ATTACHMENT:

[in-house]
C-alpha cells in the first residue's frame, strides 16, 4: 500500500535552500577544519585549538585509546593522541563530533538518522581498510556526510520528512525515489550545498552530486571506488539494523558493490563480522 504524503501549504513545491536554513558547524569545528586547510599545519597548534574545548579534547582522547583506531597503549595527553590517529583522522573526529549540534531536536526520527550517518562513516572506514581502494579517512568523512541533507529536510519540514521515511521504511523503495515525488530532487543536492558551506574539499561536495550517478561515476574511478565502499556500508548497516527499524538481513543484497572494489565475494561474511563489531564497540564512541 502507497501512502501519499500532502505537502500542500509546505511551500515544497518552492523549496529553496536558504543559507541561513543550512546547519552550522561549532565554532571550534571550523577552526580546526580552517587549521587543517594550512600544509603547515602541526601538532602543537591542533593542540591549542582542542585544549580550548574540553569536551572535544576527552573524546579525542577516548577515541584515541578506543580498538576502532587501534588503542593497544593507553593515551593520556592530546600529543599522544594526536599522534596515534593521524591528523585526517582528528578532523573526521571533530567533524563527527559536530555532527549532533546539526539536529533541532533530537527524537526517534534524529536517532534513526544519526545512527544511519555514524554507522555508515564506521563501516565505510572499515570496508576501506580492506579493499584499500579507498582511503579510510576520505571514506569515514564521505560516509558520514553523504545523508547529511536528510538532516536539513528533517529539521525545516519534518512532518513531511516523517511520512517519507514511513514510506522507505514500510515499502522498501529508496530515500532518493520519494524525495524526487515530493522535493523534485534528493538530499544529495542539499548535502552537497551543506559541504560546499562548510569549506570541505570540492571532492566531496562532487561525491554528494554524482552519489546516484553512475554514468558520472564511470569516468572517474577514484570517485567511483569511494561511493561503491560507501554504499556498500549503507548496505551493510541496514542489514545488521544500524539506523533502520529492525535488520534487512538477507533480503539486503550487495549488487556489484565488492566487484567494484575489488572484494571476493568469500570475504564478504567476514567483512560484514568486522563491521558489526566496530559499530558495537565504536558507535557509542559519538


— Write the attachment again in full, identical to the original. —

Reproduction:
[in-house]
C-alpha cells in the first residue's frame, strides 16, 4: 500500500535552500577544519585549538585509546593522541563530533538518522581498510556526510520528512525515489550545498552530486571506488539494523558493490563480522 504524503501549504513545491536554513558547524569545528586547510599545519597548534574545548579534547582522547583506531597503549595527553590517529583522522573526529549540534531536536526520527550517518562513516572506514581502494579517512568523512541533507529536510519540514521515511521504511523503495515525488530532487543536492558551506574539499561536495550517478561515476574511478565502499556500508548497516527499524538481513543484497572494489565475494561474511563489531564497540564512541 502507497501512502501519499500532502505537502500542500509546505511551500515544497518552492523549496529553496536558504543559507541561513543550512546547519552550522561549532565554532571550534571550523577552526580546526580552517587549521587543517594550512600544509603547515602541526601538532602543537591542533593542540591549542582542542585544549580550548574540553569536551572535544576527552573524546579525542577516548577515541584515541578506543580498538576502532587501534588503542593497544593507553593515551593520556592530546600529543599522544594526536599522534596515534593521524591528523585526517582528528578532523573526521571533530567533524563527527559536530555532527549532533546539526539536529533541532533530537527524537526517534534524529536517532534513526544519526545512527544511519555514524554507522555508515564506521563501516565505510572499515570496508576501506580492506579493499584499500579507498582511503579510510576520505571514506569515514564521505560516509558520514553523504545523508547529511536528510538532516536539513528533517529539521525545516519534518512532518513531511516523517511520512517519507514511513514510506522507505514500510515499502522498501529508496530515500532518493520519494524525495524526487515530493522535493523534485534528493538530499544529495542539499548535502552537497551543506559541504560546499562548510569549506570541505570540492571532492566531496562532487561525491554528494554524482552519489546516484553512475554514468558520472564511470569516468572517474577514484570517485567511483569511494561511493561503491560507501554504499556498500549503507548496505551493510541496514542489514545488521544500524539506523533502520529492525535488520534487512538477507533480503539486503550487495549488487556489484565488492566487484567494484575489488572484494571476493568469500570475504564478504567476514567483512560484514568486522563491521558489526566496530559499530558495537565504536558507535557509542559519538